October 11th, 2012

Last Thursday, we hosted an event to help two community organizations fund their activities. The opportunity came when one of our managers got involved in a theatrical performance here in Providence.  The group, called The Players, performs shows at the Barker Playhouse on Benefit Street on the East Side of Providence.  During the run of each show, they offer one evening where an organization can purchase the entire house and develop it into a fundraiser or offer it as a benefit to employees or clientele.  We chose to do both.

Don't Shush the Singer number from James Joyces' The DeadThe show was open to agents and guests as a perk.  We suggested that each person make a donation to the RI Community Food Bank instead of paying a ticket price.  It was left up to the agent to decide what they wanted to contribute.  That is where the generosity of our Residential Property family started to flow.  On Friday, we forwarded $1,410 in donations to the RI Community Food Bank .

The Food Bank is a vital organization providing their needed service to help those who are having a rough time providing meals.  Based in Providence, the group reaches out across the state.  Several groups partner with them with support from larger corporations. Donations are gladly accepted and they explain how you can donate to them on their site.

The Players is also a non-profit organization.  It was established as a club back in 1909 by Harry Barker and Professor Thomas Crosby of Brown University (he was the founder of Sock and Buskin at Brown in 1901) to present live theater to the citizens of Providence.  It is the oldest continuously running little theater in the US.   Membership is open to those interested in theater, whether it be performing, contributing or watching.  Our purchase of the night helped them in their quest to provide good theater.

July 3rd, 2012

It seems like the 4th of July crept up on us all this year. With the holiday falling on a Wednesday, there was much debate over when to celebrate, and this is evident in the schedule of fireworks displays throughout the state. 16 cities and towns in Rhode Island are having events to commemorate the holiday. Most are on the third or the fourth, but some are as late as the 7th. We have created this interactive map to help you sort out when the explosions of red, white, and blue will be in your area.

View Fireworks! in a larger map

July 2nd, 2012

Statewide, the year to date number of transactions for all properties is up 16.78% from the same time period last year, while the median sale price is down 7.14% to $162,500. However, not all areas saw decreases. In fact, 18 of Rhode Island’s 39 cities and towns, saw sale prices improve. This is based on data from RIAR’s Statewide MLS system for all properties types from January 1 to May 31 for both 2011 and 2012.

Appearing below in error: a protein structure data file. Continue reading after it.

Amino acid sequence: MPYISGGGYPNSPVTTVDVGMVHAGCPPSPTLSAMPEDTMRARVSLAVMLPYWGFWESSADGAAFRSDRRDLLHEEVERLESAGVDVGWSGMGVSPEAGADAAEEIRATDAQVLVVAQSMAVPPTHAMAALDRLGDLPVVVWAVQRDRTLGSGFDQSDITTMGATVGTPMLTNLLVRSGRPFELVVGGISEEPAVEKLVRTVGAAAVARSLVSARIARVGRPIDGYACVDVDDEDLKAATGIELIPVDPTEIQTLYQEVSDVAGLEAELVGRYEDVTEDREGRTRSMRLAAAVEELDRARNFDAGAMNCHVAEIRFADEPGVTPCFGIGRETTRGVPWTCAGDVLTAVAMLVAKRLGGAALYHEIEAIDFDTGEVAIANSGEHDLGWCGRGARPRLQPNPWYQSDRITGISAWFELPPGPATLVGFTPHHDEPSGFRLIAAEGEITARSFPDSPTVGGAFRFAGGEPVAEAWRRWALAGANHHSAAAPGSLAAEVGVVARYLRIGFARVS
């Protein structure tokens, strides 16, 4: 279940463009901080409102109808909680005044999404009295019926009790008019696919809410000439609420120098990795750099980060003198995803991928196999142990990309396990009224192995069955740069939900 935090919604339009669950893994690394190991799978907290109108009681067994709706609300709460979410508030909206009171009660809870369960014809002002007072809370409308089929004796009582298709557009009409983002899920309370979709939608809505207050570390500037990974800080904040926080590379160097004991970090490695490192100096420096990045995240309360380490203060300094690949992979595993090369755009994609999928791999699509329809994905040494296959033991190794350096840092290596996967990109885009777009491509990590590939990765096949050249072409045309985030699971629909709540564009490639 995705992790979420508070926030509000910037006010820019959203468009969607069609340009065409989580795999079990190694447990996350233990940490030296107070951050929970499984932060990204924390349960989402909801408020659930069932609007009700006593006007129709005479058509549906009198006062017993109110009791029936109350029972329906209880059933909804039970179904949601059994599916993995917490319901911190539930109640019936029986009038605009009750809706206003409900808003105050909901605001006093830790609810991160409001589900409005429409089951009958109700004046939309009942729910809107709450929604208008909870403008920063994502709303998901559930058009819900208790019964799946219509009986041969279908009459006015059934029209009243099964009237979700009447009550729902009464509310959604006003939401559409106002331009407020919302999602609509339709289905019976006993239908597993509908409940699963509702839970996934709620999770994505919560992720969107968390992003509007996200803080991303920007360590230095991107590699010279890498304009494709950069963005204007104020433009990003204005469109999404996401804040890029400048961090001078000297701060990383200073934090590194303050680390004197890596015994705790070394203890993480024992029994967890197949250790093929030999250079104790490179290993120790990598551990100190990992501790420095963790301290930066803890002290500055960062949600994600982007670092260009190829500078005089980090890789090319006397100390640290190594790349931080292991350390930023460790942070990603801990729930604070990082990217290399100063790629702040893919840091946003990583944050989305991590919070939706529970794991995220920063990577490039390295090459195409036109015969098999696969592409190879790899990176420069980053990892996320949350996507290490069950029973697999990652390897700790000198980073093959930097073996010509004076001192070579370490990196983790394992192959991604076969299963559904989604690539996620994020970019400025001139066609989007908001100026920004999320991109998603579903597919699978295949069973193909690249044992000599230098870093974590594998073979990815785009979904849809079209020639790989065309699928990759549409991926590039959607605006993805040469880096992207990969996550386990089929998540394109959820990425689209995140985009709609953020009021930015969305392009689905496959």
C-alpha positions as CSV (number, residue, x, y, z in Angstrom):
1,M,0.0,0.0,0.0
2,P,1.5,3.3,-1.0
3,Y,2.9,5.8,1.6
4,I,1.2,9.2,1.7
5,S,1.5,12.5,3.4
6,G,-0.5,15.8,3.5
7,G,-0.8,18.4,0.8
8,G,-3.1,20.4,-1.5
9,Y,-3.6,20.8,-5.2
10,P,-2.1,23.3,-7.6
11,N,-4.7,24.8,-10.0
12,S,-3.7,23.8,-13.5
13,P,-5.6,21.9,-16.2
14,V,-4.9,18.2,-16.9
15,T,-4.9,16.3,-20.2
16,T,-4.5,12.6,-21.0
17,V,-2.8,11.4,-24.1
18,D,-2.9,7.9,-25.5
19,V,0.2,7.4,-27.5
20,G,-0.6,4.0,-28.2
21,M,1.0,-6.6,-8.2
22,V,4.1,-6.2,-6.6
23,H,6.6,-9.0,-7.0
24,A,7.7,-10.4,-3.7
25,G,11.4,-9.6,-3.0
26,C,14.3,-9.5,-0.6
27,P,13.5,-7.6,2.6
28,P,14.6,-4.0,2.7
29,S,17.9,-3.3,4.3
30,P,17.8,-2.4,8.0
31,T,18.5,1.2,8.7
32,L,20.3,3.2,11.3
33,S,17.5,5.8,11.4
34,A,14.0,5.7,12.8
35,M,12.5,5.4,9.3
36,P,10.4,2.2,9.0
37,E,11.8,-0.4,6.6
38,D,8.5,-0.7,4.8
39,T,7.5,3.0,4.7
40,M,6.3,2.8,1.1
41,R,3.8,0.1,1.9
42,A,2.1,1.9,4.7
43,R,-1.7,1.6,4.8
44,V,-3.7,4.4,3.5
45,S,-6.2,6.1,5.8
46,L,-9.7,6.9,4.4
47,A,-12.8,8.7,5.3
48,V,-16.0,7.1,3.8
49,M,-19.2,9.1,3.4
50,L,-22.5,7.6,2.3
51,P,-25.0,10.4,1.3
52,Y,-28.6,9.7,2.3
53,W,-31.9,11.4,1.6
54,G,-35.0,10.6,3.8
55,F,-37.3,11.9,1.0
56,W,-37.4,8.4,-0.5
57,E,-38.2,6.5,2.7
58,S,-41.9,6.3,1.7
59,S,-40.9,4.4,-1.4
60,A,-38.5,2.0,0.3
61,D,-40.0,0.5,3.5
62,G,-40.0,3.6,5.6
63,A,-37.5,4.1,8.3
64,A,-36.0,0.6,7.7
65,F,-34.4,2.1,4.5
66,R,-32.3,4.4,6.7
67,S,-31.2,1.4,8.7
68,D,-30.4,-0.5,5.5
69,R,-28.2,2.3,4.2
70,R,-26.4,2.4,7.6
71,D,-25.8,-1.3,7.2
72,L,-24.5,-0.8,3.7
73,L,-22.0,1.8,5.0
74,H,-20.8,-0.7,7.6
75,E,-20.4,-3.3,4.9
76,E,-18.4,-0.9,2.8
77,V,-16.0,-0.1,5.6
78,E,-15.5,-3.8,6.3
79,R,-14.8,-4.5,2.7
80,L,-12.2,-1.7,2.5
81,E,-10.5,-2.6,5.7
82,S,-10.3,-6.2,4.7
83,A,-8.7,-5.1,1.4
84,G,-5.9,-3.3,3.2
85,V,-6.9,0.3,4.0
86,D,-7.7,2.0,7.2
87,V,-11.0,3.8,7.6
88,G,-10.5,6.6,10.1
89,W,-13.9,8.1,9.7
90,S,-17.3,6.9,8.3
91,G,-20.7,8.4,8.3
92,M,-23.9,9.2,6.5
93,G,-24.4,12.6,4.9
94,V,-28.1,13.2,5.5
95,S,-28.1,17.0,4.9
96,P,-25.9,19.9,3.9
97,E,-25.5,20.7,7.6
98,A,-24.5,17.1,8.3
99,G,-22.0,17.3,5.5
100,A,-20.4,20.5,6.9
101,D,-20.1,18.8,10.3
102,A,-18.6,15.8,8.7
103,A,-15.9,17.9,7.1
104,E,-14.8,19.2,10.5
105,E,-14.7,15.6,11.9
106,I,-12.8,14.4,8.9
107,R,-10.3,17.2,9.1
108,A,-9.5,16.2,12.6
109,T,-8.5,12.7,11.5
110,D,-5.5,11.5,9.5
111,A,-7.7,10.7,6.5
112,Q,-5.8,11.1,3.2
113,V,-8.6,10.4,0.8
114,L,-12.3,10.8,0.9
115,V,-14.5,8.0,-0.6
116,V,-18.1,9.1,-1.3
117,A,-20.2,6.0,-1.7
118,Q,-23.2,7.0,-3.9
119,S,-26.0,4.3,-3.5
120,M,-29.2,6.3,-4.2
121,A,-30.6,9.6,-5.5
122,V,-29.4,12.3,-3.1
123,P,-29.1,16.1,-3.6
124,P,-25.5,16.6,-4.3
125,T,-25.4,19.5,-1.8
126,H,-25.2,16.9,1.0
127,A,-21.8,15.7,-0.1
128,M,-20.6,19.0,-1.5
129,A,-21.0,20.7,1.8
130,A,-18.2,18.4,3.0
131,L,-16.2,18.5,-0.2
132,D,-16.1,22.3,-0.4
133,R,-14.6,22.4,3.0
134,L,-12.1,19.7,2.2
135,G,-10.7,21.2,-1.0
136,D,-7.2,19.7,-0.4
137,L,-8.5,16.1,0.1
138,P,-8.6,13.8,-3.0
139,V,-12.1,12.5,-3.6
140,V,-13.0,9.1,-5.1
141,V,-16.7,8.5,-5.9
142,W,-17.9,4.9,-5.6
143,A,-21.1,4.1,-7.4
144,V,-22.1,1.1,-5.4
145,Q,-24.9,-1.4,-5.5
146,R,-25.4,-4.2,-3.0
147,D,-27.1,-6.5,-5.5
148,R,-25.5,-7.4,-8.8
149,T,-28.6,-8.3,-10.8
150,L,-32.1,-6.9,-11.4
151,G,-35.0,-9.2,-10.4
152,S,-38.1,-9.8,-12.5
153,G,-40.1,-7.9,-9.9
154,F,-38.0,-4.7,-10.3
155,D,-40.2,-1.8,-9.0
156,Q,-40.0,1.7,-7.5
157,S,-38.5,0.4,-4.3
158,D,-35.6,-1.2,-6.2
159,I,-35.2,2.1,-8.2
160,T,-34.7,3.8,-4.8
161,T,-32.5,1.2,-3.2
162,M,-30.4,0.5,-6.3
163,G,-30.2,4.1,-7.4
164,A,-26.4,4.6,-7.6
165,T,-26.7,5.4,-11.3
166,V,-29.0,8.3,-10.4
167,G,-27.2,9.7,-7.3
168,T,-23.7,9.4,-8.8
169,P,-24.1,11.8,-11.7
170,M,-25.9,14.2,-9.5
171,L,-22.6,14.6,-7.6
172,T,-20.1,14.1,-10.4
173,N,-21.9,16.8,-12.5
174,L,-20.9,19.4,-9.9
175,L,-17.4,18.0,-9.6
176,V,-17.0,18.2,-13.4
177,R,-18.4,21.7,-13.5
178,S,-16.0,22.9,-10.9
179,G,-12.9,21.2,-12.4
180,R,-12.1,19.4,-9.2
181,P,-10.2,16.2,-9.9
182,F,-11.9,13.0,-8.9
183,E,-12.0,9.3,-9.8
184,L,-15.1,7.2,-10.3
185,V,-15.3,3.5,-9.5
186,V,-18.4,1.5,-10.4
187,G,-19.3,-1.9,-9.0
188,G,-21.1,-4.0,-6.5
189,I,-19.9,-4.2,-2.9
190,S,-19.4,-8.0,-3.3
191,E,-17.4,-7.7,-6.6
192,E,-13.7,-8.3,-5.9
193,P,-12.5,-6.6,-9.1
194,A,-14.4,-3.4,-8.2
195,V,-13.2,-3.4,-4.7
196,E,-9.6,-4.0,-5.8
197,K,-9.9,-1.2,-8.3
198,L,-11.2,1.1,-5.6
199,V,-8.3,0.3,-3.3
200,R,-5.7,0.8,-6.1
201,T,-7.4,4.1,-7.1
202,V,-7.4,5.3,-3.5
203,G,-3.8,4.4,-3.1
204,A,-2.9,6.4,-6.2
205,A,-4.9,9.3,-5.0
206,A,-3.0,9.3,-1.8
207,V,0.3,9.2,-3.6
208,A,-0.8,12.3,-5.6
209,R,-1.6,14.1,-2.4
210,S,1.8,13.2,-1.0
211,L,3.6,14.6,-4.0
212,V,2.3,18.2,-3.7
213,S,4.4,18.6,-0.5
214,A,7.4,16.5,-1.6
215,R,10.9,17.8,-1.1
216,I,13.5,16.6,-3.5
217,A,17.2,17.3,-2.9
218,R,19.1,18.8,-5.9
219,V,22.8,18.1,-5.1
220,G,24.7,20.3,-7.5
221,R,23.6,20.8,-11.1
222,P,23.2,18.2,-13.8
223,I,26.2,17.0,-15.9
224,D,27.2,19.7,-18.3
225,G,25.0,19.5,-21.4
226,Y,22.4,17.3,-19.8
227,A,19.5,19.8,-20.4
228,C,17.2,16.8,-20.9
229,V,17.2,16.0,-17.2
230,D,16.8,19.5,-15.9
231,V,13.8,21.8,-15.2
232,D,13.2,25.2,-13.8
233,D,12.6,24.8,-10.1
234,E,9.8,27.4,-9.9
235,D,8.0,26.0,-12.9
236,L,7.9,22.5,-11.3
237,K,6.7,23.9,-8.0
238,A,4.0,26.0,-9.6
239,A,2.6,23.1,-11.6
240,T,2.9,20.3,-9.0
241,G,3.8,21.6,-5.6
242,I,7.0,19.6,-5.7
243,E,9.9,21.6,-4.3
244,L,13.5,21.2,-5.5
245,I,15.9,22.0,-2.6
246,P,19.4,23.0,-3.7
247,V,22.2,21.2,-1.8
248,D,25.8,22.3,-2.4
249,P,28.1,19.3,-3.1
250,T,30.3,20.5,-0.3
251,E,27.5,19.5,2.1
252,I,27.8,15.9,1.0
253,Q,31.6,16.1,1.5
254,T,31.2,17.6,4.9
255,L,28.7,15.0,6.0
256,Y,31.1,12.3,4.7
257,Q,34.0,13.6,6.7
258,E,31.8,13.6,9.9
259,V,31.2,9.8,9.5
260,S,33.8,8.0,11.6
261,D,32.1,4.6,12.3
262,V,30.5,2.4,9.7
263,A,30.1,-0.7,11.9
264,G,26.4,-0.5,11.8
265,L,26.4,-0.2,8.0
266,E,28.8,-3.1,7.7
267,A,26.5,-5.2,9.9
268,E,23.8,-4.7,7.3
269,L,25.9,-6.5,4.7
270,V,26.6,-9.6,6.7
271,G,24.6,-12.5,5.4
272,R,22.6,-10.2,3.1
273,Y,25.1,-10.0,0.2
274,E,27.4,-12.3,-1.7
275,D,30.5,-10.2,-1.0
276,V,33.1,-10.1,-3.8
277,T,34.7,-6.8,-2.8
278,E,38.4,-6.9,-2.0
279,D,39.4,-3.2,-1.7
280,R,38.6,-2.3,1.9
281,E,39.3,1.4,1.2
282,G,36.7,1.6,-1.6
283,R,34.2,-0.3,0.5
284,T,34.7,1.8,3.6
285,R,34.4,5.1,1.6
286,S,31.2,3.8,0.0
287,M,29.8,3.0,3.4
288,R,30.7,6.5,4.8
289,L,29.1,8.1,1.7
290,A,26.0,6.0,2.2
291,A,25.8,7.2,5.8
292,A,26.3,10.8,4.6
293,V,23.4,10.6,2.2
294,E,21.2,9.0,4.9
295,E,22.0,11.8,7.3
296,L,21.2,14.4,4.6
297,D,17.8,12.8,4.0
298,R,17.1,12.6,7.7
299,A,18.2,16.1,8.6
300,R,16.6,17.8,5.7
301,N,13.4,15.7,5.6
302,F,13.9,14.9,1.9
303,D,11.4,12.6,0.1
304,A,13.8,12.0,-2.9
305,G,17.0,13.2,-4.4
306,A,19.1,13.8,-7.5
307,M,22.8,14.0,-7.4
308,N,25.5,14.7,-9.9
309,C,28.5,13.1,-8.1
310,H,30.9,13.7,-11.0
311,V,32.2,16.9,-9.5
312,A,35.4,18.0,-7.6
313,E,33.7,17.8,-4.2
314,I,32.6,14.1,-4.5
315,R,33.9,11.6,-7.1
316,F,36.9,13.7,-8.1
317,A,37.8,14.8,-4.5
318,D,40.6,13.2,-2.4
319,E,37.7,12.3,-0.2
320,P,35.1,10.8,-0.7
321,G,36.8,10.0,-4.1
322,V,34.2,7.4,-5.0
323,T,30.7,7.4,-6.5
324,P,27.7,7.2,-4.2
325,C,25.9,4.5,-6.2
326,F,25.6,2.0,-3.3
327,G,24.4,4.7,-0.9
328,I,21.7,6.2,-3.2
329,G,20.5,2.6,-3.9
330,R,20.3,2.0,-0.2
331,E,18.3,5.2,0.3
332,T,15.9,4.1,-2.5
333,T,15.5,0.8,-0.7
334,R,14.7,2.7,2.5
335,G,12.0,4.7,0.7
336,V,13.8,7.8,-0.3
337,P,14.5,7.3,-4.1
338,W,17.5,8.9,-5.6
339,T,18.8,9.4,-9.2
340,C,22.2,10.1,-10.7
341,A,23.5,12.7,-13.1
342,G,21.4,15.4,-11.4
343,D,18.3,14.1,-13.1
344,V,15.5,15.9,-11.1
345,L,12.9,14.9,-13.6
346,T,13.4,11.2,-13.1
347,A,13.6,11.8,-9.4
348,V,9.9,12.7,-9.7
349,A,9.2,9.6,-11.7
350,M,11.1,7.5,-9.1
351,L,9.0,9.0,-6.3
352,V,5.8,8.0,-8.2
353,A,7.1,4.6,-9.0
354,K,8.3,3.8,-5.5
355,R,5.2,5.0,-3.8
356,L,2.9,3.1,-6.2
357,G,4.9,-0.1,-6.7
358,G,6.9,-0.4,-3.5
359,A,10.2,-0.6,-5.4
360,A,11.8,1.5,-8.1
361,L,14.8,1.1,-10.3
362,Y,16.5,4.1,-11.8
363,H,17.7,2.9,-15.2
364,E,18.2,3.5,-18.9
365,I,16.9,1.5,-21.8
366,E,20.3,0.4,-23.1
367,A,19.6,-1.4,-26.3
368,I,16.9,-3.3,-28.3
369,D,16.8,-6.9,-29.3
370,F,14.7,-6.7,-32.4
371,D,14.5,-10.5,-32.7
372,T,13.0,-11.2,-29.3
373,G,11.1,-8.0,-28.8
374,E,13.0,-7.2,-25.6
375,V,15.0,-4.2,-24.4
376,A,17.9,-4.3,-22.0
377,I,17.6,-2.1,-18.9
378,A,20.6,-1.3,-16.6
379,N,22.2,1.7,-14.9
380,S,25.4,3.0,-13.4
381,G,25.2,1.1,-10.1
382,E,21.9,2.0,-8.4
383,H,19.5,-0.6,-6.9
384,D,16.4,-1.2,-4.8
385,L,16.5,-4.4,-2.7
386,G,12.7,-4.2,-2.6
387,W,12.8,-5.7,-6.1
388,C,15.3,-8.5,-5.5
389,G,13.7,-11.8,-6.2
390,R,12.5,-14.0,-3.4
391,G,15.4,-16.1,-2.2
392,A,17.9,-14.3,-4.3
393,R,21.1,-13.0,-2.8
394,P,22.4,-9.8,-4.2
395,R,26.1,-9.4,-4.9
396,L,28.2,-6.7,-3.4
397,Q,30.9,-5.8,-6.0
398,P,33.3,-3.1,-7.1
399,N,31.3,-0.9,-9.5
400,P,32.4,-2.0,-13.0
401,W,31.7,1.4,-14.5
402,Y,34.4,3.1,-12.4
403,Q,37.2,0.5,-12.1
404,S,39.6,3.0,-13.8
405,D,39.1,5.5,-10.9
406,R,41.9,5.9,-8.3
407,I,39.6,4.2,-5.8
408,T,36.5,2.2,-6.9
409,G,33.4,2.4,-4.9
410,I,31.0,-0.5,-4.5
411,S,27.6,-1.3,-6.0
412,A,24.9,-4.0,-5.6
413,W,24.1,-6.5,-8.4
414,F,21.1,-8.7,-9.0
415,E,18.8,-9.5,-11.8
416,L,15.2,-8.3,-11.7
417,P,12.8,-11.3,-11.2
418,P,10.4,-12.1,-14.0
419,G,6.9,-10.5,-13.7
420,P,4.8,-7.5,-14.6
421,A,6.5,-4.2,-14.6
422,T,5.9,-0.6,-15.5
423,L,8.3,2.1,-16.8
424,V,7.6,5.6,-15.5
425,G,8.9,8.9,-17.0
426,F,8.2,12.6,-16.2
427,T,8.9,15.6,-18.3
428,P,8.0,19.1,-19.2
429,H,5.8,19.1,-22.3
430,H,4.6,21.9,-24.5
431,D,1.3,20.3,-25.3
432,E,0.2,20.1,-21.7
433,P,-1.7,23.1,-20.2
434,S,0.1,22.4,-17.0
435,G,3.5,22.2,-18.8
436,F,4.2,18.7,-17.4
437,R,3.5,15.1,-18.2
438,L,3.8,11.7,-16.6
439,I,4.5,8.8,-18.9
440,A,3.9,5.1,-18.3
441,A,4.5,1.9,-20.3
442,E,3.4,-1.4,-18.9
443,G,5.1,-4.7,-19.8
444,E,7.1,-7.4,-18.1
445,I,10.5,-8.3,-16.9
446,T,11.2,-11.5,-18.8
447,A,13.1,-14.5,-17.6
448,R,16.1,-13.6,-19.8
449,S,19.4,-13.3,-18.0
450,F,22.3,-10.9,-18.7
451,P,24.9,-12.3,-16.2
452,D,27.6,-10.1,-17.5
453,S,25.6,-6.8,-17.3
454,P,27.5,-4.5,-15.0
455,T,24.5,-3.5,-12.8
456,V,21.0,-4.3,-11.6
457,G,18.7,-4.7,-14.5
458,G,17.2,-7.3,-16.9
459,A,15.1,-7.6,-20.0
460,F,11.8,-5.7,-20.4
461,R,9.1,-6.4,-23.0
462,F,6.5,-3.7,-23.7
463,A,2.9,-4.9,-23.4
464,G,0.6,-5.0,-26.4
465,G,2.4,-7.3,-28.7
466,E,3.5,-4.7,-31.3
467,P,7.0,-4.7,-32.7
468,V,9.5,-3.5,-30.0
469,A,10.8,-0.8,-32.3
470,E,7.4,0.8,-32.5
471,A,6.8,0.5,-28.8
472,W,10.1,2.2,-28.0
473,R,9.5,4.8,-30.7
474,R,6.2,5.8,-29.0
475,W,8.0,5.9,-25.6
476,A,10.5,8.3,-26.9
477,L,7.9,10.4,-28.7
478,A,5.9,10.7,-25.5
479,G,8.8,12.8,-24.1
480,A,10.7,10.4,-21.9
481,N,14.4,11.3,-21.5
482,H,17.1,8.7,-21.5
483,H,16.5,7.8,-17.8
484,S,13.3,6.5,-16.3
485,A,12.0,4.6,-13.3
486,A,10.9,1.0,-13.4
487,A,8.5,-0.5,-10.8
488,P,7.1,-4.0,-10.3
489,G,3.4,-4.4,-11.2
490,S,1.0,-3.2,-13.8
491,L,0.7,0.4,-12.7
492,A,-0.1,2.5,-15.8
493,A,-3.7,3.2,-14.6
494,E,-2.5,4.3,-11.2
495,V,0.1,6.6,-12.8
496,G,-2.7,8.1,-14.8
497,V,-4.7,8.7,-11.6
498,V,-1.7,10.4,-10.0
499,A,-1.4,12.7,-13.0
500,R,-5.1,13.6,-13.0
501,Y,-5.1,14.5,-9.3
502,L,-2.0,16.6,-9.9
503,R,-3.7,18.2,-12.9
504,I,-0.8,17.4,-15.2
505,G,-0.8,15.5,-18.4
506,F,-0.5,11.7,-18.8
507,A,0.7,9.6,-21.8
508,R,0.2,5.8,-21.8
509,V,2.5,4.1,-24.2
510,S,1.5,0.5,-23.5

Here are some tidbits we found. The median sale price was up from the year prior in 11 towns—Burrillville, Coventry, Foster, Glocester, Hopkinton, Jamestown, Little Compton, Narragansett, New Shoreham, North Smithfield, and Westerly. Although New Shoreham (32.46%), Foster (29.13%), and Jamestown (27.28%) saw double digit appreciation, these numbers may not be as significant as they seem, since those areas only had a limited number of transactions (less than 20).

The average sale price increased in 15 municipalities, and dramatically so in areas like Newport (19.45%), Westerly (17.59%), Providence (17.12%), and North Kingstown (14.86%). Still, the median sale price in these areas stayed mainly stagnant, suggesting that properties in the higher end of the market are starting to sell.

The decreasing statewide median (-7.14%) and average sale price (-3.36%) brings into focus how a statewide number mitigates the positive in some some areas. The decrease largely reflects denser residential areas like Cranston, Central Falls, East Providence, Pawtucket, Warwick, and West Warwick, which have seen the impact of the foreclosure and short sale inventory being worked through the market system. Those towns should start to see a turnaround as that inventory is now reported to be at much lower levels, and we will follow the data through the end of the year. At that point the numbers will be more meaningful for all cities and towns and will probably smooth over some of the anomalies.

We have charted the complete list of Rhode Island communities with their corresponding average and median price developments for your convenience. We have grouped the data by community, so choose a set from the drop down menu to view prices for that region.